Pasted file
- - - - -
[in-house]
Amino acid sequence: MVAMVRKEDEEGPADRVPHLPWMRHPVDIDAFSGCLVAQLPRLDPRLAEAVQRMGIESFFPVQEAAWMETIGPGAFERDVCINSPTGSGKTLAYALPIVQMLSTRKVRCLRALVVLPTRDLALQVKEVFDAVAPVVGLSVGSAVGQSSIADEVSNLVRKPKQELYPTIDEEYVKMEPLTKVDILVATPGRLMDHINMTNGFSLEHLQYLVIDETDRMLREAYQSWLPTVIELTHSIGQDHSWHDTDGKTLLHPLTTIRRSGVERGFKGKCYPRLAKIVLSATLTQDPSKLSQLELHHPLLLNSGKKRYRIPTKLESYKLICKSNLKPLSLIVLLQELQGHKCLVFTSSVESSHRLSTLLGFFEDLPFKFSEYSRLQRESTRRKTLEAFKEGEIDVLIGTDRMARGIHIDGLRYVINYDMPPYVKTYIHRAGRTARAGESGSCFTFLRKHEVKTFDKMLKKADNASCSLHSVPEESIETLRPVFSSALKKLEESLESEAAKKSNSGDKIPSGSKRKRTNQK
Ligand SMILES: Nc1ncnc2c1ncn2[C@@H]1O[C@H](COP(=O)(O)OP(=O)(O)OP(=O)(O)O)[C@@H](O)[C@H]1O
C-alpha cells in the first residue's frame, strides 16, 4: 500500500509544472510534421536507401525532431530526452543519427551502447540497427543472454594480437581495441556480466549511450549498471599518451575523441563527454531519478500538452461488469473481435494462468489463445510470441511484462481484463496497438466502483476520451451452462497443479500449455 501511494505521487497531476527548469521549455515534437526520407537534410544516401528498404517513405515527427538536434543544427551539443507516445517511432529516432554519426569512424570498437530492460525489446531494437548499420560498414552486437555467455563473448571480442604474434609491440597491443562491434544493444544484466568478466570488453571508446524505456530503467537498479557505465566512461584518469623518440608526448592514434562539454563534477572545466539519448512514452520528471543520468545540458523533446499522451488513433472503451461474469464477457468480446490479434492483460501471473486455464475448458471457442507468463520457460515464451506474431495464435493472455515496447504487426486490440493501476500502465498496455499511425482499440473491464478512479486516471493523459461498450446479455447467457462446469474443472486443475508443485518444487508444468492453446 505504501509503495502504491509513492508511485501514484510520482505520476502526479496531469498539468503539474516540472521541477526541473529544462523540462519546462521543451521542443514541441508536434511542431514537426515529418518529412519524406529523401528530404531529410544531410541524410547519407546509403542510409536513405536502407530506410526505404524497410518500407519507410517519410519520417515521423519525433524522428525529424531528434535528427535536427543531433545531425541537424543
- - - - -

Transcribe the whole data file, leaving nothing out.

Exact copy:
[in-house]
Amino acid sequence: MVAMVRKEDEEGPADRVPHLPWMRHPVDIDAFSGCLVAQLPRLDPRLAEAVQRMGIESFFPVQEAAWMETIGPGAFERDVCINSPTGSGKTLAYALPIVQMLSTRKVRCLRALVVLPTRDLALQVKEVFDAVAPVVGLSVGSAVGQSSIADEVSNLVRKPKQELYPTIDEEYVKMEPLTKVDILVATPGRLMDHINMTNGFSLEHLQYLVIDETDRMLREAYQSWLPTVIELTHSIGQDHSWHDTDGKTLLHPLTTIRRSGVERGFKGKCYPRLAKIVLSATLTQDPSKLSQLELHHPLLLNSGKKRYRIPTKLESYKLICKSNLKPLSLIVLLQELQGHKCLVFTSSVESSHRLSTLLGFFEDLPFKFSEYSRLQRESTRRKTLEAFKEGEIDVLIGTDRMARGIHIDGLRYVINYDMPPYVKTYIHRAGRTARAGESGSCFTFLRKHEVKTFDKMLKKADNASCSLHSVPEESIETLRPVFSSALKKLEESLESEAAKKSNSGDKIPSGSKRKRTNQK
Ligand SMILES: Nc1ncnc2c1ncn2[C@@H]1O[C@H](COP(=O)(O)OP(=O)(O)OP(=O)(O)O)[C@@H](O)[C@H]1O
C-alpha cells in the first residue's frame, strides 16, 4: 500500500509544472510534421536507401525532431530526452543519427551502447540497427543472454594480437581495441556480466549511450549498471599518451575523441563527454531519478500538452461488469473481435494462468489463445510470441511484462481484463496497438466502483476520451451452462497443479500449455 501511494505521487497531476527548469521549455515534437526520407537534410544516401528498404517513405515527427538536434543544427551539443507516445517511432529516432554519426569512424570498437530492460525489446531494437548499420560498414552486437555467455563473448571480442604474434609491440597491443562491434544493444544484466568478466570488453571508446524505456530503467537498479557505465566512461584518469623518440608526448592514434562539454563534477572545466539519448512514452520528471543520468545540458523533446499522451488513433472503451461474469464477457468480446490479434492483460501471473486455464475448458471457442507468463520457460515464451506474431495464435493472455515496447504487426486490440493501476500502465498496455499511425482499440473491464478512479486516471493523459461498450446479455447467457462446469474443472486443475508443485518444487508444468492453446 505504501509503495502504491509513492508511485501514484510520482505520476502526479496531469498539468503539474516540472521541477526541473529544462523540462519546462521543451521542443514541441508536434511542431514537426515529418518529412519524406529523401528530404531529410544531410541524410547519407546509403542510409536513405536502407530506410526505404524497410518500407519507410517519410519520417515521423519525433524522428525529424531528434535528427535536427543531433545531425541537424543